TONAWANDA, N.Y. — Martin Kober is convinced the painting of a dying Jesus that hung above the mantel in his upstate New York childhood home is the work of Michelangelo. Getting experts to agree remains the $300 million hurdle. That’s the potential value of the 19-by-25-inch work that Kober’s family affectionately calls the “the Mike,”...
NYS Entity Status
NYS Filing Date
JUNE 20, 2014
NYS DOS ID#
NYS Entity Type
DOMESTIC BUSINESS CORPORATION
2014 - FRESH START INTERIOR PAINTING INC.
AROUND THE WEB
- Man convinced living room painting is $300M Michelangelo masterpiece
By Associated Press - Thursday Jul 20, 2017
- Allied Irish Banks: Fresh Listing for a Fresh Start
Tuesday Jun 13, 2017
Allied Irish Banks offers investors a good chance to ride the Irish Republic’s strong economic recovery, but it comes with just one snag: a still-large chunk of bad loans left over from the hard years.
- A Street Fight Among Grocers to Deliver Your Milk, Eggs, Bananas
By RACHEL ABRAMS - Saturday Jun 24, 2017
Bananas can’t get cold. Milk mustn’t tip. Online food delivery still trips up companies. A day on the truck shows why.
- Charger gets new performance-oriented version for 2017
By G. Chambers Williams III, Autos Correspondent - Friday Jun 9, 2017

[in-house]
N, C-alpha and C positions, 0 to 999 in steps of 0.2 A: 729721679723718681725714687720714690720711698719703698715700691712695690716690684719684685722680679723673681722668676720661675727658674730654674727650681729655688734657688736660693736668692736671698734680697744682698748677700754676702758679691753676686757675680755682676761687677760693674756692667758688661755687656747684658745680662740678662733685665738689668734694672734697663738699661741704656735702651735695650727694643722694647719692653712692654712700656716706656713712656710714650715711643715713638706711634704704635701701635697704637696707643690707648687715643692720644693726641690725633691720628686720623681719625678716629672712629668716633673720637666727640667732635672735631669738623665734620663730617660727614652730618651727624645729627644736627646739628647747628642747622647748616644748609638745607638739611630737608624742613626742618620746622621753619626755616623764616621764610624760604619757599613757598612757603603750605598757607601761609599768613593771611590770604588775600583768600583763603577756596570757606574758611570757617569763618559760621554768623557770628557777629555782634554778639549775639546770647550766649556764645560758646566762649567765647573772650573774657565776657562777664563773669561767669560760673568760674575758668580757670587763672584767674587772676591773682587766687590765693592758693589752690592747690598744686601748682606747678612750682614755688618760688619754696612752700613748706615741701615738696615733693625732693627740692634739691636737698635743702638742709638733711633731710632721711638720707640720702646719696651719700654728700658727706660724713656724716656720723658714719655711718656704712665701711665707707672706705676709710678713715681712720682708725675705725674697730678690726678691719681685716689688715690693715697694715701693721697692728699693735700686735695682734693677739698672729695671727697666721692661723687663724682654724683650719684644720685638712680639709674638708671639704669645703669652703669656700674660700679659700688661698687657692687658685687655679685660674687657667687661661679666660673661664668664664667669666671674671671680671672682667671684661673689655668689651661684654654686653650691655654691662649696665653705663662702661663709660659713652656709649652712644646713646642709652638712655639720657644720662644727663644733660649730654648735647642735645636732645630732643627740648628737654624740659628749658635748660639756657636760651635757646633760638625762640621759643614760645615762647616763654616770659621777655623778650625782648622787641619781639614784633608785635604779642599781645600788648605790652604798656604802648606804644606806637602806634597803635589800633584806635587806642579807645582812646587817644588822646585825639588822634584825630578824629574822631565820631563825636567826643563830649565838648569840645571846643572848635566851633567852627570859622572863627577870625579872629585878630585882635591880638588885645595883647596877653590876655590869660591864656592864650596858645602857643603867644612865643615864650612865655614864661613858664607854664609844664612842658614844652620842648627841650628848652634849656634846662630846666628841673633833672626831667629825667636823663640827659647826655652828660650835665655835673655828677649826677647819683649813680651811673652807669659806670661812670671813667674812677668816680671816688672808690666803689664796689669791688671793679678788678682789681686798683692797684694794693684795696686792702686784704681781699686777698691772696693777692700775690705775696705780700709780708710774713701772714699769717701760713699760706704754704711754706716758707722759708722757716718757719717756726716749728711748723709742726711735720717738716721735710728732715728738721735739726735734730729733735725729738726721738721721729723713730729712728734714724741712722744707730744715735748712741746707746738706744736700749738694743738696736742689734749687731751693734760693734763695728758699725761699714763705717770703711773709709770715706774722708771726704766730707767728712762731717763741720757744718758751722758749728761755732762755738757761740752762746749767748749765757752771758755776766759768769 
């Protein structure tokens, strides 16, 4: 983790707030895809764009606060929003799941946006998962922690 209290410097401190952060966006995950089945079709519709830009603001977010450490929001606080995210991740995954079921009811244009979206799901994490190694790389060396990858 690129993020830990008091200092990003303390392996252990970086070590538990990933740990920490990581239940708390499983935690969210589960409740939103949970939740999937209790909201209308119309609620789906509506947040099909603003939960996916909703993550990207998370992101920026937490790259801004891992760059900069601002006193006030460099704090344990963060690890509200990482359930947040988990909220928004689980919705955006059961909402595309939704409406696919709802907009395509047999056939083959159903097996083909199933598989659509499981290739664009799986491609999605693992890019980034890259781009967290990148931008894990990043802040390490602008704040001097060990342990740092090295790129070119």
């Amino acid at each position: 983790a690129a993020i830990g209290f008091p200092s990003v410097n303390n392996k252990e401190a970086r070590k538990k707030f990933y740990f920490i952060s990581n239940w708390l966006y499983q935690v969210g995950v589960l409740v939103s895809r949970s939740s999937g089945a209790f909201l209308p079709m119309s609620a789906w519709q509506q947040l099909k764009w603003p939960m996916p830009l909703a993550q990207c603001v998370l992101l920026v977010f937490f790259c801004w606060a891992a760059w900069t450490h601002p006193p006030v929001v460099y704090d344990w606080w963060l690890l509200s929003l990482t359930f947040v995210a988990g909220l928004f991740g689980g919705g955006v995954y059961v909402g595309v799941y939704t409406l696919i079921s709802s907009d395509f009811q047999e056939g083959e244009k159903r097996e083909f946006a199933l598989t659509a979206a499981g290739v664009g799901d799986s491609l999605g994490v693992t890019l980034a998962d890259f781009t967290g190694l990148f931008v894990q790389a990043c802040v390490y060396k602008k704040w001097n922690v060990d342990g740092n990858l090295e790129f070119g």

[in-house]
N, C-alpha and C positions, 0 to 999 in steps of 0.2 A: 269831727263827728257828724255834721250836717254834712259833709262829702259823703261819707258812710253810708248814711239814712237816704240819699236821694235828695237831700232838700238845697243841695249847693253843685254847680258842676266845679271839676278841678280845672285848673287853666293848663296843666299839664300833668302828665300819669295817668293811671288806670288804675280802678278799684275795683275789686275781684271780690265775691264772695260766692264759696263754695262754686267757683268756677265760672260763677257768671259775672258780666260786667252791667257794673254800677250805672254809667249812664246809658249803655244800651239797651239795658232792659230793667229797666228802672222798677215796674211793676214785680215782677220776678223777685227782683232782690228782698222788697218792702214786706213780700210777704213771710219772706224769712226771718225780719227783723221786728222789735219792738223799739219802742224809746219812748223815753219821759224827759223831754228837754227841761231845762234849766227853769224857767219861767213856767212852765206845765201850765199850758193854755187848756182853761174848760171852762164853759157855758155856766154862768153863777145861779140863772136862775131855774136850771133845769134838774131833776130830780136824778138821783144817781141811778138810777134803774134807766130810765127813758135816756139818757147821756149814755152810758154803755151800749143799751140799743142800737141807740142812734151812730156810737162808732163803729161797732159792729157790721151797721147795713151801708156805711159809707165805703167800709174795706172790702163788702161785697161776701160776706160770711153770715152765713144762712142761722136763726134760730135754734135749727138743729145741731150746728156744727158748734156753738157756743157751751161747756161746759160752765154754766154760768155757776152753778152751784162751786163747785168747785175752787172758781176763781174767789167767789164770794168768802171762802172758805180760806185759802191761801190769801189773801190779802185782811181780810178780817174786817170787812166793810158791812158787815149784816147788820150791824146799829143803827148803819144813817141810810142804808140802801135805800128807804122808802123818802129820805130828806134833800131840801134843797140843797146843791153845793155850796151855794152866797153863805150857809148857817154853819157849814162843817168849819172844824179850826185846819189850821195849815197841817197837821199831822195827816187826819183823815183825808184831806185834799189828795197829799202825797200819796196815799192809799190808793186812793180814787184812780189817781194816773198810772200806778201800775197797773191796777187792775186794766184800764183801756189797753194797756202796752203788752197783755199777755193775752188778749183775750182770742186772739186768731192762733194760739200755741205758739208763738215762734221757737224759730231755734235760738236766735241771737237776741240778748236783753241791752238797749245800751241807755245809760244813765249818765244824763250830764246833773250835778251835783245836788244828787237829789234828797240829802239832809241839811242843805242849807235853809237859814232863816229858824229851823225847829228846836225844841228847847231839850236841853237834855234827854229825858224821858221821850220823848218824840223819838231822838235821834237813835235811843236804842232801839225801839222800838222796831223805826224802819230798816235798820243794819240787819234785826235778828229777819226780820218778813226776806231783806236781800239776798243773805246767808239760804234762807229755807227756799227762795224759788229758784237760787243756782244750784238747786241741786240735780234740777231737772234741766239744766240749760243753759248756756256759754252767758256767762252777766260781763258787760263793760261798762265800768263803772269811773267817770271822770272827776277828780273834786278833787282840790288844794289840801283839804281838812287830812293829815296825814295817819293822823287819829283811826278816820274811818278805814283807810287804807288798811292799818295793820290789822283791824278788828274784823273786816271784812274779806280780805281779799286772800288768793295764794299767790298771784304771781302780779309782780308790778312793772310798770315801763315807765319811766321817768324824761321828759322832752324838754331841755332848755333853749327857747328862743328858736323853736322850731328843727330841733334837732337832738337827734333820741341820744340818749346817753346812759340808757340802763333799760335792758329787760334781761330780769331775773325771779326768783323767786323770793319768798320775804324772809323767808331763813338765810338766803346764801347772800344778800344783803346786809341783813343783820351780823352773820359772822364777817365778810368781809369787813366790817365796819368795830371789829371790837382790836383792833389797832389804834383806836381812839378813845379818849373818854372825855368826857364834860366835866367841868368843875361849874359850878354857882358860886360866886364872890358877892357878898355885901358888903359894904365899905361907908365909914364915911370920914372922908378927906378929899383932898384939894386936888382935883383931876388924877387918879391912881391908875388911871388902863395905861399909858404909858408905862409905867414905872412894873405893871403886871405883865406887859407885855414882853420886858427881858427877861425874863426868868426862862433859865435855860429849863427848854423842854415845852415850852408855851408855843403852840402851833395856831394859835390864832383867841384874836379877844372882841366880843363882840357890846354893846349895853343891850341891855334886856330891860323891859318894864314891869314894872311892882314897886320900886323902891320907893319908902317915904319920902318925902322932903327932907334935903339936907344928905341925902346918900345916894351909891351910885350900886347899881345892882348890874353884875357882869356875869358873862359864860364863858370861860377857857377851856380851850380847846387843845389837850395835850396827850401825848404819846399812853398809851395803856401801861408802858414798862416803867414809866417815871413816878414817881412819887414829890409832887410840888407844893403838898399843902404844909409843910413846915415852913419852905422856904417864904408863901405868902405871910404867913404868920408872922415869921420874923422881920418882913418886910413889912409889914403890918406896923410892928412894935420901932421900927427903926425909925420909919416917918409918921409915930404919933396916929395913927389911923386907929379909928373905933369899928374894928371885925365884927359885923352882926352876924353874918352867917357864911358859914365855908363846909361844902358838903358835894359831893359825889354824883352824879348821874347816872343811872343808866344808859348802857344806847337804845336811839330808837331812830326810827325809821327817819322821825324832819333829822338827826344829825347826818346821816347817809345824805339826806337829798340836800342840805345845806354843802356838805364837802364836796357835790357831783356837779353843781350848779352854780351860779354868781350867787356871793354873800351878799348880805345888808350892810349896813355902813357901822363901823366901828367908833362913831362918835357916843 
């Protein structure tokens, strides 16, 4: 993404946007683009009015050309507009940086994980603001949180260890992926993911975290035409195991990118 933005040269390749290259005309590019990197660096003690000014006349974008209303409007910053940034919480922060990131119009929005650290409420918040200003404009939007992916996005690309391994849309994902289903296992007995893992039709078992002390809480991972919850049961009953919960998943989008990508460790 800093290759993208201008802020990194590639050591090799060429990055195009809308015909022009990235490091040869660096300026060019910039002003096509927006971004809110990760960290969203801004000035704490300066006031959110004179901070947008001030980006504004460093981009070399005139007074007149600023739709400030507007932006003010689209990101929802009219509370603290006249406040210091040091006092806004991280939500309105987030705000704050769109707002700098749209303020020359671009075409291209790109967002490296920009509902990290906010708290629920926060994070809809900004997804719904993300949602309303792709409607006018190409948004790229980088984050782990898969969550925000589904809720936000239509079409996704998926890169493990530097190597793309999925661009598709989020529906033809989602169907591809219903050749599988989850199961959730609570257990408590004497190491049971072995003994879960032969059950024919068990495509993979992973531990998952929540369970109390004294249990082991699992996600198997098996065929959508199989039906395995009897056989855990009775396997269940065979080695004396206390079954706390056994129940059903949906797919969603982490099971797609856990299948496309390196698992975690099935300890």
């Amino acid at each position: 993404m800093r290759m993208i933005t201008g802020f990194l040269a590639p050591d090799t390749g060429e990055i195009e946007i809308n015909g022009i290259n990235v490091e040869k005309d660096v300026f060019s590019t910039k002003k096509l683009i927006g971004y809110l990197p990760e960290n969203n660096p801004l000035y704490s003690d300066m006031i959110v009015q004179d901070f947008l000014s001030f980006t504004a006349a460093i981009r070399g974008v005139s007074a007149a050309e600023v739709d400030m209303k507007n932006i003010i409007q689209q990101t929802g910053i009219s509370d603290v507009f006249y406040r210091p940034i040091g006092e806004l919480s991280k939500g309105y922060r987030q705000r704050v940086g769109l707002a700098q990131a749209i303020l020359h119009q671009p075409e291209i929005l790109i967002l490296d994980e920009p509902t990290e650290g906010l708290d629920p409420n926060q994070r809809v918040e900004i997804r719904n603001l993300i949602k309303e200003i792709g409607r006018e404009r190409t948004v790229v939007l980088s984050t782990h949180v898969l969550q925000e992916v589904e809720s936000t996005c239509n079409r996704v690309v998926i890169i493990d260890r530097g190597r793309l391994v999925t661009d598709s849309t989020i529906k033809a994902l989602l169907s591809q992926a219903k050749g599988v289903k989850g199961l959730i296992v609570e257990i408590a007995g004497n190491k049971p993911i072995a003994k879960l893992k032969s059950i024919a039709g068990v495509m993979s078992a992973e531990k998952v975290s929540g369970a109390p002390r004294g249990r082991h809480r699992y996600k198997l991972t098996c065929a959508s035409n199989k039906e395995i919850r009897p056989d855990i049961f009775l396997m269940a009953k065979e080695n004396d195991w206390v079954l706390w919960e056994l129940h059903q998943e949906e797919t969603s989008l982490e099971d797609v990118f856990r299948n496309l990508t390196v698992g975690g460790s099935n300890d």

Based on the Daytona and R/T Scat Pack models that start at $39,995, the new Daytona model comes with a $5,000 add-on package that gives it the special 392 model visual cues and performance enhancements, including a bigger engine. wThat puts its starting price at $44,995 (plus $1,095 freight).Among other special Daytona touches are 20-inch forged/painted aluminum wheels, Pirelli 275/40ZR20 all-season performance tires, black brake calipers, "392" front fender decals, "Daytona" decals and front grille badge, a Mopar cold-air intake system, Daytona Performance suede/leather seats, a "Daytona" instrument-panel badge, Carbonite interior accents, gloss-black interior and exterior accents, heated/ventilated front seats, heated second-row seats and steering wheel, heated/power external mirrors with memory, front overhead LED lighting and illuminated rear cupholders.The big speedometer and tachometer and the new 8.4-inch audio/navigation/rearview camera screen are impressive, and the elements to the right of the steering wheel are tilted slightly toward the driver for easier visibility.The modern version of the Charger was introduced for 2006, returning as a four-door sedan rather than its original form, the iconic two-door muscle car of the 1960s and '70s.Over the 11 years since its re-introduction, the Charger lineup has grown to where there's a model for almost everyone, whether they're looking for a six-cylinder family sedan or a go-fast car to take to the track - or something in-between.The Daytona or even the Daytona 392 I drove this past week would work fine as a daily driver for someone who wants more than the entry V-6, although even the V-6 engine gives the Charger SE and SXT models a good measure of power that should suffice for most of anyone's everyday driving.The Navigation/Backup Camera package included the 8.4-inch touch screen, HD and satellite radio, 3D navigation maps, Apple CarPlay and Android Auto connectivity, and the rearview camera system, which gave a great view of everything to the rear on that big color screen.[...] this is pretty cool, there are two USB ports on the rear of the center console easily accessible to rear passengers, for charging of cellphones without having to plug into a 12-volt outlet.Road handling is surprisingly good in the Charger, thanks in part to its great performance suspension system, aided by all-speed traction control, electric power steering, electronic stability control and four-wheel antilock performance disc brakes.The Daytona 392 comes with keyless entry and pushbutton start, remote engine starting, automatic headlights and a 180-mph speedometer (don't try that on public highways, please).The rear seat can hold three people, and there is still decent knee room even with the front seats positioned to accommodate tall people.